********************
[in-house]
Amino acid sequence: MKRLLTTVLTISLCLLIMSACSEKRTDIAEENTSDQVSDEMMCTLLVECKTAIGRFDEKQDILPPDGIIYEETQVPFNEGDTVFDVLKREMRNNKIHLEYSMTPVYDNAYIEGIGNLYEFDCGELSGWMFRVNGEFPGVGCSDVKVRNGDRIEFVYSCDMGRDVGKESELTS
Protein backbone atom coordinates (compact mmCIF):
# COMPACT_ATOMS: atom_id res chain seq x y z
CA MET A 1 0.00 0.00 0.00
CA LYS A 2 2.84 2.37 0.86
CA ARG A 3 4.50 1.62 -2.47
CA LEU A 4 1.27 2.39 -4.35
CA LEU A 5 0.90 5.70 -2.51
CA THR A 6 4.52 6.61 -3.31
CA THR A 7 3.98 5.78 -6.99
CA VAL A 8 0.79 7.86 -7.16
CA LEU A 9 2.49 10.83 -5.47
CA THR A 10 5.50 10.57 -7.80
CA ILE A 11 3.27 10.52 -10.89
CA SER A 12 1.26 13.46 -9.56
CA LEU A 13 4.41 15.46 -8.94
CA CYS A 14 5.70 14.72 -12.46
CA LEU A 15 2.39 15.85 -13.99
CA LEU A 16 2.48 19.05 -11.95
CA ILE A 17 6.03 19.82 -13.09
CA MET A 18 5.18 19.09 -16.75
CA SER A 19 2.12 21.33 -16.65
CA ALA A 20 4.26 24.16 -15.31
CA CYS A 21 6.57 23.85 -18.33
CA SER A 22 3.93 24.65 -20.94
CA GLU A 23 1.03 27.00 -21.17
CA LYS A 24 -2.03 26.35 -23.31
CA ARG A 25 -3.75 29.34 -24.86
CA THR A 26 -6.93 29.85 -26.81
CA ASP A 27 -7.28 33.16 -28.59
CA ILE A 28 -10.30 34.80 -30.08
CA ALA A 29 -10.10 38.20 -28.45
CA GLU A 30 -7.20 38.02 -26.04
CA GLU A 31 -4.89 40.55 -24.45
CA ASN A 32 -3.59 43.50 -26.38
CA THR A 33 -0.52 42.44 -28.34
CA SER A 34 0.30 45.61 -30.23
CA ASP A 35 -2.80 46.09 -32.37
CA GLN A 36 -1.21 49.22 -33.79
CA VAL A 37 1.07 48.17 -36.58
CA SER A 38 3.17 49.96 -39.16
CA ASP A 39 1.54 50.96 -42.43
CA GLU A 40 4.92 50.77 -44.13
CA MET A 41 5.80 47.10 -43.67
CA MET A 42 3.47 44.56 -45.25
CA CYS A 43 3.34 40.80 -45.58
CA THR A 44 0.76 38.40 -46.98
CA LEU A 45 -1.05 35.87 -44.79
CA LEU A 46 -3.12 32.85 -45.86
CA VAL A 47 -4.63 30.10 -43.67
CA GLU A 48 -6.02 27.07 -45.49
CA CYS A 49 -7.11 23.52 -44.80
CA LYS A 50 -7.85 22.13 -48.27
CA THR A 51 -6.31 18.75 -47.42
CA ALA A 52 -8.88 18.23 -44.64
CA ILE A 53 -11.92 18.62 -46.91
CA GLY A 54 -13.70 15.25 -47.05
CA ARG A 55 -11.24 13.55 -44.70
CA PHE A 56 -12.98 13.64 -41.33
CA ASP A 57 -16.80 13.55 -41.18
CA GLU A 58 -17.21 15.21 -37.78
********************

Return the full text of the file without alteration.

[in-house]
Amino acid sequence: MKRLLTTVLTISLCLLIMSACSEKRTDIAEENTSDQVSDEMMCTLLVECKTAIGRFDEKQDILPPDGIIYEETQVPFNEGDTVFDVLKREMRNNKIHLEYSMTPVYDNAYIEGIGNLYEFDCGELSGWMFRVNGEFPGVGCSDVKVRNGDRIEFVYSCDMGRDVGKESELTS
Protein backbone atom coordinates (compact mmCIF):
# COMPACT_ATOMS: atom_id res chain seq x y z
CA MET A 1 0.00 0.00 0.00
CA LYS A 2 2.84 2.37 0.86
CA ARG A 3 4.50 1.62 -2.47
CA LEU A 4 1.27 2.39 -4.35
CA LEU A 5 0.90 5.70 -2.51
CA THR A 6 4.52 6.61 -3.31
CA THR A 7 3.98 5.78 -6.99
CA VAL A 8 0.79 7.86 -7.16
CA LEU A 9 2.49 10.83 -5.47
CA THR A 10 5.50 10.57 -7.80
CA ILE A 11 3.27 10.52 -10.89
CA SER A 12 1.26 13.46 -9.56
CA LEU A 13 4.41 15.46 -8.94
CA CYS A 14 5.70 14.72 -12.46
CA LEU A 15 2.39 15.85 -13.99
CA LEU A 16 2.48 19.05 -11.95
CA ILE A 17 6.03 19.82 -13.09
CA MET A 18 5.18 19.09 -16.75
CA SER A 19 2.12 21.33 -16.65
CA ALA A 20 4.26 24.16 -15.31
CA CYS A 21 6.57 23.85 -18.33
CA SER A 22 3.93 24.65 -20.94
CA GLU A 23 1.03 27.00 -21.17
CA LYS A 24 -2.03 26.35 -23.31
CA ARG A 25 -3.75 29.34 -24.86
CA THR A 26 -6.93 29.85 -26.81
CA ASP A 27 -7.28 33.16 -28.59
CA ILE A 28 -10.30 34.80 -30.08
CA ALA A 29 -10.10 38.20 -28.45
CA GLU A 30 -7.20 38.02 -26.04
CA GLU A 31 -4.89 40.55 -24.45
CA ASN A 32 -3.59 43.50 -26.38
CA THR A 33 -0.52 42.44 -28.34
CA SER A 34 0.30 45.61 -30.23
CA ASP A 35 -2.80 46.09 -32.37
CA GLN A 36 -1.21 49.22 -33.79
CA VAL A 37 1.07 48.17 -36.58
CA SER A 38 3.17 49.96 -39.16
CA ASP A 39 1.54 50.96 -42.43
CA GLU A 40 4.92 50.77 -44.13
CA MET A 41 5.80 47.10 -43.67
CA MET A 42 3.47 44.56 -45.25
CA CYS A 43 3.34 40.80 -45.58
CA THR A 44 0.76 38.40 -46.98
CA LEU A 45 -1.05 35.87 -44.79
CA LEU A 46 -3.12 32.85 -45.86
CA VAL A 47 -4.63 30.10 -43.67
CA GLU A 48 -6.02 27.07 -45.49
CA CYS A 49 -7.11 23.52 -44.80
CA LYS A 50 -7.85 22.13 -48.27
CA THR A 51 -6.31 18.75 -47.42
CA ALA A 52 -8.88 18.23 -44.64
CA ILE A 53 -11.92 18.62 -46.91
CA GLY A 54 -13.70 15.25 -47.05
CA ARG A 55 -11.24 13.55 -44.70
CA PHE A 56 -12.98 13.64 -41.33
CA ASP A 57 -16.80 13.55 -41.18
CA GLU A 58 -17.21 15.21 -37.78